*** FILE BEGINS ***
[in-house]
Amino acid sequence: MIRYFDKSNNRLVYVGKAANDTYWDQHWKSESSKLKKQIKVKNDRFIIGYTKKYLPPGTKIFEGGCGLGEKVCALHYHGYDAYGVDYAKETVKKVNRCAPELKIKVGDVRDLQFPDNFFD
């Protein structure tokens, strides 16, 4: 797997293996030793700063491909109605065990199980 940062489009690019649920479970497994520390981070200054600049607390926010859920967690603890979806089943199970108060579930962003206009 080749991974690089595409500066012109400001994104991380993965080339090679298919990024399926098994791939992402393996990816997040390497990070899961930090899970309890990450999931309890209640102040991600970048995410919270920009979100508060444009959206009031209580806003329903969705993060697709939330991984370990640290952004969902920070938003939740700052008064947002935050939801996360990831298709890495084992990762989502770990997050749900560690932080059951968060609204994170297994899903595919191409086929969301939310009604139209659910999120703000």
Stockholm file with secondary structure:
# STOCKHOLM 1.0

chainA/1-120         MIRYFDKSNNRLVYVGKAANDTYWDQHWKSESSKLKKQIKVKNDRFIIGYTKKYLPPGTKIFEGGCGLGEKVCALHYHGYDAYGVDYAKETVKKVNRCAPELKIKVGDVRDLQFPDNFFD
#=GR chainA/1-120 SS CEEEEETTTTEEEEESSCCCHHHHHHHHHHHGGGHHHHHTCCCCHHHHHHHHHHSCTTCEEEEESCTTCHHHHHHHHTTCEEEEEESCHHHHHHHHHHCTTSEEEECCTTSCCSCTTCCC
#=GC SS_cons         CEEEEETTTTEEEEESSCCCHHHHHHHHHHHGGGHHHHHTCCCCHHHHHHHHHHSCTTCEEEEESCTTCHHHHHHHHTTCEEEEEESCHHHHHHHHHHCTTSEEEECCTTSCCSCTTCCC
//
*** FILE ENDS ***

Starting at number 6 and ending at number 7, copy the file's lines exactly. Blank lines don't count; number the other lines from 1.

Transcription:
chainA/1-120         MIRYFDKSNNRLVYVGKAANDTYWDQHWKSESSKLKKQIKVKNDRFIIGYTKKYLPPGTKIFEGGCGLGEKVCALHYHGYDAYGVDYAKETVKKVNRCAPELKIKVGDVRDLQFPDNFFD
#=GR chainA/1-120 SS CEEEEETTTTEEEEESSCCCHHHHHHHHHHHGGGHHHHHTCCCCHHHHHHHHHHSCTTCEEEEESCTTCHHHHHHHHTTCEEEEEESCHHHHHHHHHHCTTSEEEECCTTSCCSCTTCCC